Understanding the basics of kitchen sink plumbing is a must for the avid do-it-yourself homeowner. Minor problems with basic plumbing are a common problem in even the most expensive and well-built homes. By tackling these repairs yourself, you can save hundreds of dollars in plumbing repair costs over the life of your home. To help simplify matters, we’ll separate basic kitchen sink plumbing into three sections: water supply, water drainage, and fixtures.
Domestic hot and water supply lines are a crucial part of your kitchen sink plumbing system. Individual 1/2-inch copper pipes deliver the hot and cold water to the sink. At the end of each of these supply lines are shut-off valves. These valves are soldered to the copper pipes and allow for you to shut off the water at the sink location without shutting down the main water supply. Shut-off valves are offered as two different types and are sized with either a 1/2-inch or 3/8-inch outlet for connecting to the fixture.
One type uses a threaded connection for the outlet and the other type uses a soldered connection for the outlet. The type of supply line from the valve to the fixture will be dictated by the type of shut-off valve you choose. The most common are flexible, braided supply lines that are used with threaded connections. These are found in varying lengths from 6 inches all the way up to 24 inches depending on your needs.
The drainage portion of kitchen sink plumbing consists of 1½-inch diameter PVC piping that eventually makes its way to the main sanitary line out of the home. The sink that you purchase will come with the strainer body, rubber gasket, and locknut. From there, a straight piece of PVC piping is connected to the trap with a coupling. The trap is shaped like the letter “J” and usually contains a cleanout to remove clogs. From the trap, another coupling is used to connect another section of PVC piping to the waste piping within the wall.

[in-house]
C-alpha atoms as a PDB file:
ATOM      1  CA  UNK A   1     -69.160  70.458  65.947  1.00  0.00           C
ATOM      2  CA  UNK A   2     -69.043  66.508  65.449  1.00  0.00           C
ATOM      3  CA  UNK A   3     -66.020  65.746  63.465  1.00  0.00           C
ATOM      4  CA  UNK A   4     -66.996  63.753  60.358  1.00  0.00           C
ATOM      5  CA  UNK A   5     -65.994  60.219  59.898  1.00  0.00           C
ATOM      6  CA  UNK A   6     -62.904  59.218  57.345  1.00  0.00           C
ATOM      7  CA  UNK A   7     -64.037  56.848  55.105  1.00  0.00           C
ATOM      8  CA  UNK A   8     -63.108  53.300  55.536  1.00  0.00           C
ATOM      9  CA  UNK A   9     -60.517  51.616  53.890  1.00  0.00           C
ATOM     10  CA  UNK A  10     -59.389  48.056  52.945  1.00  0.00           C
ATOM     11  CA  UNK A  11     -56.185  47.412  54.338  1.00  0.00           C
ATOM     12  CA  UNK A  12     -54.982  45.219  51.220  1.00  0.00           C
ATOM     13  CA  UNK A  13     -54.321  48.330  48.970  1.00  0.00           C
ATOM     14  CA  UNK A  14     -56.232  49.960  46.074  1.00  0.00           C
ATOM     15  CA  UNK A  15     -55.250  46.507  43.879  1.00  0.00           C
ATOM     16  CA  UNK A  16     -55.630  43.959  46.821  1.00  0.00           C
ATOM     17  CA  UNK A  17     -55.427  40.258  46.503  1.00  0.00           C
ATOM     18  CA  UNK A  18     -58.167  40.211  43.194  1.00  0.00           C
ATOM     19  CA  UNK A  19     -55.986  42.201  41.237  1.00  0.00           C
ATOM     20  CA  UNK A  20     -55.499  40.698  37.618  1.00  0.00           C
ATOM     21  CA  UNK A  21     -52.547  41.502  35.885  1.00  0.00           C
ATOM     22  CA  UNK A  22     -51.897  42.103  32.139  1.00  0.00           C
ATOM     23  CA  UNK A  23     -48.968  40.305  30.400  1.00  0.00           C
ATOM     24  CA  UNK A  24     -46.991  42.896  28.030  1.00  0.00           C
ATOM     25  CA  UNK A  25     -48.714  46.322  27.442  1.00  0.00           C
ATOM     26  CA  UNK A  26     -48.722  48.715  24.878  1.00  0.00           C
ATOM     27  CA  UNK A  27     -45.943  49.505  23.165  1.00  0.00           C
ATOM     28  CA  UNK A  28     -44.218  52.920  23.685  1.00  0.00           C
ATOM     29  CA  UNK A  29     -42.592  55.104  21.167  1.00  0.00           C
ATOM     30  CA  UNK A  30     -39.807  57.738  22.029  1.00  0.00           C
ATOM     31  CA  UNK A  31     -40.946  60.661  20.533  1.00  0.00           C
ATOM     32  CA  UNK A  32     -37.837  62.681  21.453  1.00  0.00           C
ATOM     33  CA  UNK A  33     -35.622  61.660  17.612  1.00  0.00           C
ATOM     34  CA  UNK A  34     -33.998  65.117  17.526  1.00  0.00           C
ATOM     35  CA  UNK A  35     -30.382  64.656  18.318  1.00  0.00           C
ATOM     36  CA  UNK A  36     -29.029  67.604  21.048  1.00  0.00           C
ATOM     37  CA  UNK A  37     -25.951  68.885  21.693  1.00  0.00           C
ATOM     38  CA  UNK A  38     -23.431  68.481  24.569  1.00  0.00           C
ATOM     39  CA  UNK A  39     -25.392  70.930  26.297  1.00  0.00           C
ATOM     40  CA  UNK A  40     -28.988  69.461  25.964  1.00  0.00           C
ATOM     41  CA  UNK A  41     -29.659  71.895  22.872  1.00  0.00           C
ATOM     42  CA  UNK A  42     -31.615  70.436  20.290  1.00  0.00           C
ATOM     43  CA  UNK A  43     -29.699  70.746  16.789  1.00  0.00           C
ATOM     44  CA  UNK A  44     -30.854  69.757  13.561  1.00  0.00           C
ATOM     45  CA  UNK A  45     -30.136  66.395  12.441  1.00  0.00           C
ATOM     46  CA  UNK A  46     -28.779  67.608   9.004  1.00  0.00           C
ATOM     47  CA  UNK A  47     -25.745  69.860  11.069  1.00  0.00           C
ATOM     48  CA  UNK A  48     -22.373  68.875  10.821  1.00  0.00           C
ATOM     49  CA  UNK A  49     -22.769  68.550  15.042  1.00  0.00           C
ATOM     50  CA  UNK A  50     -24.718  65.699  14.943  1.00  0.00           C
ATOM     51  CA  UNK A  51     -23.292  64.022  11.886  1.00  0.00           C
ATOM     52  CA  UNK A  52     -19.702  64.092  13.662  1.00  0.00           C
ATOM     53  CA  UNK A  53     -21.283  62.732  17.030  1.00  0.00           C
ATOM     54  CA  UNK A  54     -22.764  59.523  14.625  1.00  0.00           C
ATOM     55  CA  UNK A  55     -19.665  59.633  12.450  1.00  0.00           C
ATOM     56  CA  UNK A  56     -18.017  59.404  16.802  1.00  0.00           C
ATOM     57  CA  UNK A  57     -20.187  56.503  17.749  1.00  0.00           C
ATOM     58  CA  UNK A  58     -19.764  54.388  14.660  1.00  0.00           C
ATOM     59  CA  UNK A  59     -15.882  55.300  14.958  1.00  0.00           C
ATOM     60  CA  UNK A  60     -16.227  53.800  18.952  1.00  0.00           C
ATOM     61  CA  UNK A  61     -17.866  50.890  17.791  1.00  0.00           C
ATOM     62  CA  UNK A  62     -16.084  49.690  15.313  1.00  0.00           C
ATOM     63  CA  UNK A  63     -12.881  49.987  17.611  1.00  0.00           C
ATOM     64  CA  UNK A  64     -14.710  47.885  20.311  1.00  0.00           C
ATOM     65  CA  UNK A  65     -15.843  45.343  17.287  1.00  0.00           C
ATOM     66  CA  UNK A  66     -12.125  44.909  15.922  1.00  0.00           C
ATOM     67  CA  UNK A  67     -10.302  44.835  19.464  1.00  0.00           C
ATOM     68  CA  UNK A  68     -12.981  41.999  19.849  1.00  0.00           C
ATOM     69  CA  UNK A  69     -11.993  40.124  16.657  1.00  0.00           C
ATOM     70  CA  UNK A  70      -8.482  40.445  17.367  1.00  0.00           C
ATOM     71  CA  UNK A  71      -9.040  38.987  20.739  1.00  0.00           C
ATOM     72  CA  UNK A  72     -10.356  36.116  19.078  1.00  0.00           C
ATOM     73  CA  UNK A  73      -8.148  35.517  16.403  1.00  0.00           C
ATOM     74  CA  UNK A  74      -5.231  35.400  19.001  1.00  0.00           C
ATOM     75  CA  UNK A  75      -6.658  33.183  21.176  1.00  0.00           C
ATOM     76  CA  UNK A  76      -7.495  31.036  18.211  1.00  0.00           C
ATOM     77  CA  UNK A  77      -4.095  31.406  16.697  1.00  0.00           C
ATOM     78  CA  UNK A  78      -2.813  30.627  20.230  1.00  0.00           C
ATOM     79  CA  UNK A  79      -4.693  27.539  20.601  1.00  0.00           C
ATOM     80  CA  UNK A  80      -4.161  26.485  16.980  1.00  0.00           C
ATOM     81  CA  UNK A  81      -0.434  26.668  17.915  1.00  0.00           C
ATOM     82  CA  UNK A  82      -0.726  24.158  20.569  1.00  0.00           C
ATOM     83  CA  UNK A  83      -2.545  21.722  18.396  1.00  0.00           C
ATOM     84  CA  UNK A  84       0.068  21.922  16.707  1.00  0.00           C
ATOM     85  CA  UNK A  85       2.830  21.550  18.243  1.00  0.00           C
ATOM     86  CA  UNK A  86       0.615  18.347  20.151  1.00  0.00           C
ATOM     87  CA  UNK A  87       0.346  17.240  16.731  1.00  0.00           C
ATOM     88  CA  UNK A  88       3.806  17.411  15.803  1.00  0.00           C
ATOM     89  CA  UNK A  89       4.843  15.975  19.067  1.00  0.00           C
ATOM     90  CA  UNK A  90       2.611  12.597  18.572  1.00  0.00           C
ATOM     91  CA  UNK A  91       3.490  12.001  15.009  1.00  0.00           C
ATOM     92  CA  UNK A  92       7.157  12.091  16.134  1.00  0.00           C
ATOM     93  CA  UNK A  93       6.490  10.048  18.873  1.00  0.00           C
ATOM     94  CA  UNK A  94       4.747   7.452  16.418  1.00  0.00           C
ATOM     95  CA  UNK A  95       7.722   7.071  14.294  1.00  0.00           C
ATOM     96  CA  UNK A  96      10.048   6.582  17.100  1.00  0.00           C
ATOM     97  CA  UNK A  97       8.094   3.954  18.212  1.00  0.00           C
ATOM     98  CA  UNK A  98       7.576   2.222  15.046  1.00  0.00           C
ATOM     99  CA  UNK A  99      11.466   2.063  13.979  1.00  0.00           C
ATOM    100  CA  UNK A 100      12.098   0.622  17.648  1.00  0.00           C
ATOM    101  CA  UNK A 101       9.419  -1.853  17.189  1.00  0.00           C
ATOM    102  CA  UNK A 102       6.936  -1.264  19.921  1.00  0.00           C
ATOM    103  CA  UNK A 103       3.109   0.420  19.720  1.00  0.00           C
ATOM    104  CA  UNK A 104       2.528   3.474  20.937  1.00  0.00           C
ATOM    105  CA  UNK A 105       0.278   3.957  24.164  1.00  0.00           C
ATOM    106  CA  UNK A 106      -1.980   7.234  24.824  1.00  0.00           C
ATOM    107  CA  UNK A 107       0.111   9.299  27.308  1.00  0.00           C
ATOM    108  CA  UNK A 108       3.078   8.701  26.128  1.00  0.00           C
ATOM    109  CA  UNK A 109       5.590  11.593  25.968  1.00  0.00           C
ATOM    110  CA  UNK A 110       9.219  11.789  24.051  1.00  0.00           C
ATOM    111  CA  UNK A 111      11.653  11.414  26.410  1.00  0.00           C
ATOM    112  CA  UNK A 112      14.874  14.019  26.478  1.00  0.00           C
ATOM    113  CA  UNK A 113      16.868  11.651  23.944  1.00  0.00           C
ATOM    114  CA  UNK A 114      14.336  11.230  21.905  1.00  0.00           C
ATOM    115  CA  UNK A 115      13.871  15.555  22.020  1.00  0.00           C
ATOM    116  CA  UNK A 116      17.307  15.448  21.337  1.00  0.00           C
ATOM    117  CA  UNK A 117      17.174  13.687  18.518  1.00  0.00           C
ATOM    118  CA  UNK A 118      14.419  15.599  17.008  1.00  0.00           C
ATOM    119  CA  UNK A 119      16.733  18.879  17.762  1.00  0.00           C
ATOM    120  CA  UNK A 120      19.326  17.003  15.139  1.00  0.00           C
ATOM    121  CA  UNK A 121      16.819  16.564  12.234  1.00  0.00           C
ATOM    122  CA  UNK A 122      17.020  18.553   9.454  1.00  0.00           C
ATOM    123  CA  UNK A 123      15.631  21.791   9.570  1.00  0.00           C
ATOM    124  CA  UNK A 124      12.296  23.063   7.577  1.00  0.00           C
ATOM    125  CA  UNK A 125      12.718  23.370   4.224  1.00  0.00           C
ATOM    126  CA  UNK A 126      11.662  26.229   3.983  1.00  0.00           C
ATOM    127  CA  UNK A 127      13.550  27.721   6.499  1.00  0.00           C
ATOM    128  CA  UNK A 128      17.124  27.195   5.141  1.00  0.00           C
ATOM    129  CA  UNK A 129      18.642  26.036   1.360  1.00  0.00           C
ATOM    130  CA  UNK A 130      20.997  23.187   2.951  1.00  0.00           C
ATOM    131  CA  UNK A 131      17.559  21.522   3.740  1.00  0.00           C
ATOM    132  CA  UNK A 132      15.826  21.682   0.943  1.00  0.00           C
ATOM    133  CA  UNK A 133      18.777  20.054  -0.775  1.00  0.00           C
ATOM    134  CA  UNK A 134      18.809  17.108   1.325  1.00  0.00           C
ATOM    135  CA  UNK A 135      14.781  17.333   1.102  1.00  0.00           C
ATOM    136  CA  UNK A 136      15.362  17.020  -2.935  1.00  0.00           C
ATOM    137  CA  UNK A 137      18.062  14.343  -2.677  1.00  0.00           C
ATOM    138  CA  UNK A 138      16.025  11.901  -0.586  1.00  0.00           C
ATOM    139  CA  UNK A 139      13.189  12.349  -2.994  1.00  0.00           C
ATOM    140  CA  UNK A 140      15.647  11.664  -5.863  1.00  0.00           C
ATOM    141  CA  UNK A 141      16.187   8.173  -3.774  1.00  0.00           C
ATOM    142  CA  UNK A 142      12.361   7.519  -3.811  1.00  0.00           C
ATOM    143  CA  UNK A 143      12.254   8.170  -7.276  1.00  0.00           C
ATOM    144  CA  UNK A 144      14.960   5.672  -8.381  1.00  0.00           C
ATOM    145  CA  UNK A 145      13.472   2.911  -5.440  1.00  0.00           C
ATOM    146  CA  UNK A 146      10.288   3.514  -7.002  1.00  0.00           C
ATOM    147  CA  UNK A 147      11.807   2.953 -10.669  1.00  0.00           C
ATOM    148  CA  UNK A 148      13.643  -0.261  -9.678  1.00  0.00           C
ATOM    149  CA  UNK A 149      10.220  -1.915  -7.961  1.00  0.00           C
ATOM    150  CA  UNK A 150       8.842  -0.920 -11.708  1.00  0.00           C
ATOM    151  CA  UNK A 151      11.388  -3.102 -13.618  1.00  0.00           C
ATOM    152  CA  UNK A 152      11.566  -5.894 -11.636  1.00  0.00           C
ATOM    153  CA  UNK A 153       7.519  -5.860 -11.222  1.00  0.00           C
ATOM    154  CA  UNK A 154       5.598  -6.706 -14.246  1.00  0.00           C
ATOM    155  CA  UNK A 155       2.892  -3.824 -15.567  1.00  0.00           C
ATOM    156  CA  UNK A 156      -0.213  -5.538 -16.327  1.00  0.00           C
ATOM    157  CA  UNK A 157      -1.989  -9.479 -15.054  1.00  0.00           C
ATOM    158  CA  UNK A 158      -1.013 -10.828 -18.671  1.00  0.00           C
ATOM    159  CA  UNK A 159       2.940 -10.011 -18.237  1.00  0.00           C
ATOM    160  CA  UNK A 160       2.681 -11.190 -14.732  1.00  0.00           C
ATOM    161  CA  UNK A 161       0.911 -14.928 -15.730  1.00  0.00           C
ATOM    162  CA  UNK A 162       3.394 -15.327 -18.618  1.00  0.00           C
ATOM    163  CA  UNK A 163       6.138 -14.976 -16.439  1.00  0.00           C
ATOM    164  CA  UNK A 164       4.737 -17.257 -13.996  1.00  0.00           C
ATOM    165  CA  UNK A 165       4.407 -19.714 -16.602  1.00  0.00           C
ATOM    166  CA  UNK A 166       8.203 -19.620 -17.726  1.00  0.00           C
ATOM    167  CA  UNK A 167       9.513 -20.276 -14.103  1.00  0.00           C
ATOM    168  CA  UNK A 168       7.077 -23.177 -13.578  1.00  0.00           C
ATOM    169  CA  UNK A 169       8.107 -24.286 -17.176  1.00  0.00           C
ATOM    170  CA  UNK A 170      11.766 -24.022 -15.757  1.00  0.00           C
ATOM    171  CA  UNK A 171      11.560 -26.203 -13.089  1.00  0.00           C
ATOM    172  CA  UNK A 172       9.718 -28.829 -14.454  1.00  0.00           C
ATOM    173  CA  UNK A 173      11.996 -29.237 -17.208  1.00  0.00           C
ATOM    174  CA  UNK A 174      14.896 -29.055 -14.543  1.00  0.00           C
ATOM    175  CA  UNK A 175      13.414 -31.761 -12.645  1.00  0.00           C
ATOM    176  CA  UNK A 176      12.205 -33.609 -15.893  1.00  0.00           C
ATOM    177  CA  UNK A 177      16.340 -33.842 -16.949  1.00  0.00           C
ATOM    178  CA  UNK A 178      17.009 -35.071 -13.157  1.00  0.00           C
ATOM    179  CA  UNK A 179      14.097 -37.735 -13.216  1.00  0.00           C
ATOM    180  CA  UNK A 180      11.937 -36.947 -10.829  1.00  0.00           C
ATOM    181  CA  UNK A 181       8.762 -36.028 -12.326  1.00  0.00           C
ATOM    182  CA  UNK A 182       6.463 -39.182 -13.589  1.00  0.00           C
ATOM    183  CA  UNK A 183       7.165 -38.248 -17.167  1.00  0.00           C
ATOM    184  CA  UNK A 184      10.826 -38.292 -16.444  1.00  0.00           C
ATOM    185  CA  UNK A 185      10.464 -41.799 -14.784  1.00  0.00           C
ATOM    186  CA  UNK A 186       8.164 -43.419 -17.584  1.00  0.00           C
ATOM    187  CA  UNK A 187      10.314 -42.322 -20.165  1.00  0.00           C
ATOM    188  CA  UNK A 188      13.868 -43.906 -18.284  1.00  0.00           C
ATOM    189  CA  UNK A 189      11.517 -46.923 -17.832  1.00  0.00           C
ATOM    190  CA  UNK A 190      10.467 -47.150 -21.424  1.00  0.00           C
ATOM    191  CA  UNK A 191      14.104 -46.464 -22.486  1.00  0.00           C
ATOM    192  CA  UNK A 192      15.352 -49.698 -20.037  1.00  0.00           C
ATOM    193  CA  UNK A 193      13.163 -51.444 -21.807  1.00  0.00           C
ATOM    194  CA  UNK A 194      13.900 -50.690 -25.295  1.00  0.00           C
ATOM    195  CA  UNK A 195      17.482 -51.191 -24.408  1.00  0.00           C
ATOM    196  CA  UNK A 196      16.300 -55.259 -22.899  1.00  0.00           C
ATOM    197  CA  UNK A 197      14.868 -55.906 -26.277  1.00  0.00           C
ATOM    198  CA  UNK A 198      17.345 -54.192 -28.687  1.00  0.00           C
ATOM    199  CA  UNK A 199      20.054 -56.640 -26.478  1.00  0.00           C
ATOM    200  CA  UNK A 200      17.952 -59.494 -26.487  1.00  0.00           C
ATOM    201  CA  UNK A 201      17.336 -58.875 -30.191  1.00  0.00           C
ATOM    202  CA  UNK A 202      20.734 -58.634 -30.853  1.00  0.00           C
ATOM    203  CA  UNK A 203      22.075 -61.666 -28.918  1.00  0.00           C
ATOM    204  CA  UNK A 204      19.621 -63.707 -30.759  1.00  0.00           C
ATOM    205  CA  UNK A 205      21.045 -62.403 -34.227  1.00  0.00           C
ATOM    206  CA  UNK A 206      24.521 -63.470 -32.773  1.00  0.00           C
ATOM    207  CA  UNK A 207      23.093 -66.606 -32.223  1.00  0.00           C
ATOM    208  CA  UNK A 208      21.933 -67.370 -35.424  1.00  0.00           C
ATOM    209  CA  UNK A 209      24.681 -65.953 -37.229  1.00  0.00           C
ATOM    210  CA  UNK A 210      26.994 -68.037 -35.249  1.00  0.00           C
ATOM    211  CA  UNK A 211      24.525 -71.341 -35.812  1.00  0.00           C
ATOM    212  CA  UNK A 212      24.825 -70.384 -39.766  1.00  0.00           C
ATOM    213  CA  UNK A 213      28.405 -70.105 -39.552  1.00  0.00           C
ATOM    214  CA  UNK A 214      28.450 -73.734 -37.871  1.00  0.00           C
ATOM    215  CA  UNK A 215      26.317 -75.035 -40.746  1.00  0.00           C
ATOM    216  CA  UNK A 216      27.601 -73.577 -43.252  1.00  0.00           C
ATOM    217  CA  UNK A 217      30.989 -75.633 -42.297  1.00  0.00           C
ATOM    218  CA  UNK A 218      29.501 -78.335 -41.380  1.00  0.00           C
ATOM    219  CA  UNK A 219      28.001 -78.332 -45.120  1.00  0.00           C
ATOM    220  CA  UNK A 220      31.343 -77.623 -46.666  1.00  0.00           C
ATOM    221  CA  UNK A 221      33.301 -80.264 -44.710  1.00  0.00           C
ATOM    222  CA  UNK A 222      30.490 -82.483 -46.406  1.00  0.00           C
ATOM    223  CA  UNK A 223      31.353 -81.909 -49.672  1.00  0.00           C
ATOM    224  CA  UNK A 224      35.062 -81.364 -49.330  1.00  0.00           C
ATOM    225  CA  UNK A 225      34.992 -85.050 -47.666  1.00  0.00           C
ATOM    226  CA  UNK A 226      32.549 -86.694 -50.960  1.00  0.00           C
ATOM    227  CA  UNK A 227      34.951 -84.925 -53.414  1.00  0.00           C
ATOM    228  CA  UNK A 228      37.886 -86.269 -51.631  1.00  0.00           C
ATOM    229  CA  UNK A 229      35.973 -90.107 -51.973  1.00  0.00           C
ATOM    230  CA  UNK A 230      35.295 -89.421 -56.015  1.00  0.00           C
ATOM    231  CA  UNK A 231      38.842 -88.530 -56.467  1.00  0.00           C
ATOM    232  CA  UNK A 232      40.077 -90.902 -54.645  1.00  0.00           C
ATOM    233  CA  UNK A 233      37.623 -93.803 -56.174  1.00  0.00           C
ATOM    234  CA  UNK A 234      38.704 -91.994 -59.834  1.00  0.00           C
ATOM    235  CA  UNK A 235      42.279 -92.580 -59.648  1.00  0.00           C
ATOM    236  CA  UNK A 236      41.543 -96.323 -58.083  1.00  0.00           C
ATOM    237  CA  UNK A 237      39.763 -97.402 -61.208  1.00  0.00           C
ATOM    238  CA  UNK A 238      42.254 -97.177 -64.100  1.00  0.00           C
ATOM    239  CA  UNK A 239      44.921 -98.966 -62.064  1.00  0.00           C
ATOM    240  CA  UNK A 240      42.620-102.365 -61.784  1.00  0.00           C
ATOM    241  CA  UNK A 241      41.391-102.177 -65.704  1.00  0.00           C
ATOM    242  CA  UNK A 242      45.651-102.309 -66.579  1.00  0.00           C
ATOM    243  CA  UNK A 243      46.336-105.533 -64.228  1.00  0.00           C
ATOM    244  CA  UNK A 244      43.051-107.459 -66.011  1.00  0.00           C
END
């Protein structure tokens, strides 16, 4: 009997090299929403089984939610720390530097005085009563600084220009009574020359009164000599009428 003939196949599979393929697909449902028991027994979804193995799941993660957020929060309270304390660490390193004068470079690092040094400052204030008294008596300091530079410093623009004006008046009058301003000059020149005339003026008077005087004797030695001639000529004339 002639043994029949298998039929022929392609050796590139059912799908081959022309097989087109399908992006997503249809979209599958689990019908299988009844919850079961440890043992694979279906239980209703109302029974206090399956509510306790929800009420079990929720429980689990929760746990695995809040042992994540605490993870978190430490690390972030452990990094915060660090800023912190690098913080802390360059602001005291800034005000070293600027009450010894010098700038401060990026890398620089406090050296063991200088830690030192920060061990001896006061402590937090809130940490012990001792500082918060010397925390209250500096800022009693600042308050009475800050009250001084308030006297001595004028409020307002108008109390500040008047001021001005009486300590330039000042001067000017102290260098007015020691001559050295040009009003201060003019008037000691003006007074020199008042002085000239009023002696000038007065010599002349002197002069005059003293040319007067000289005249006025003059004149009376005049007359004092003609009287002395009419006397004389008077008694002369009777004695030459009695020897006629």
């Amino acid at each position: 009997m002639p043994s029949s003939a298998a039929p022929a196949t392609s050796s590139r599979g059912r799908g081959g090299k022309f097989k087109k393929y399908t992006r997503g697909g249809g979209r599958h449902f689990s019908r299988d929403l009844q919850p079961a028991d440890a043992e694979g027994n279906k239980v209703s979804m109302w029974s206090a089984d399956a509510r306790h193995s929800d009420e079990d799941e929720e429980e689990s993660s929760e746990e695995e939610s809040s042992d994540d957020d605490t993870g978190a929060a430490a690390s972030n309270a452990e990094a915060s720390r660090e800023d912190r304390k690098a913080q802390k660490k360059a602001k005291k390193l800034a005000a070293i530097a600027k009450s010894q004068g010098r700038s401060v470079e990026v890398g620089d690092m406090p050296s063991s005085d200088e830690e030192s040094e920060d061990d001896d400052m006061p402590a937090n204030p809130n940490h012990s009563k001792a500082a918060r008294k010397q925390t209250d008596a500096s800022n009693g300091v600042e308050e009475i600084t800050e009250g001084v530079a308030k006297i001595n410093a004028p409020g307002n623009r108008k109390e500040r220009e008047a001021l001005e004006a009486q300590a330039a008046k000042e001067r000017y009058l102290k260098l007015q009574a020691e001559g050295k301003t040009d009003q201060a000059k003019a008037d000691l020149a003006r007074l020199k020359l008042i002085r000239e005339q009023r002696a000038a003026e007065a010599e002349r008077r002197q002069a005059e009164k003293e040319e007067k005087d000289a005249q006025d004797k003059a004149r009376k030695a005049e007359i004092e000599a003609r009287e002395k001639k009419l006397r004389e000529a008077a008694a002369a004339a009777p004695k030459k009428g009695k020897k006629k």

The last and most visible portion of kitchen sink plumbing are the sink and fixtures. Kitchen sinks have a variety of options for the homeowner to choose from. One of the main differences is under-mount and surface mounted models. An undermount kitchen sink is installed under the countertop which eliminates the need for a flange. Sinks are constructed using either acrylic, composite, cast iron, or stainless steel materials. A standard sink has a depth of 6 inches but new “deep bowl” models are now available with a depth of 9 inches. Some models even separate the sink bowl into two compartments to separate cleaning and rinsing.
Kitchen sink fixtures are available in a wide variety of designs and styles from basic chrome-plated fixtures to ornate brass antique designs. It’s important to select the kitchen sink and fixture at the same time. For example, if you want a fixture that incorporates a spray hose then you’ll need to select the sink that has the correct number of access holes.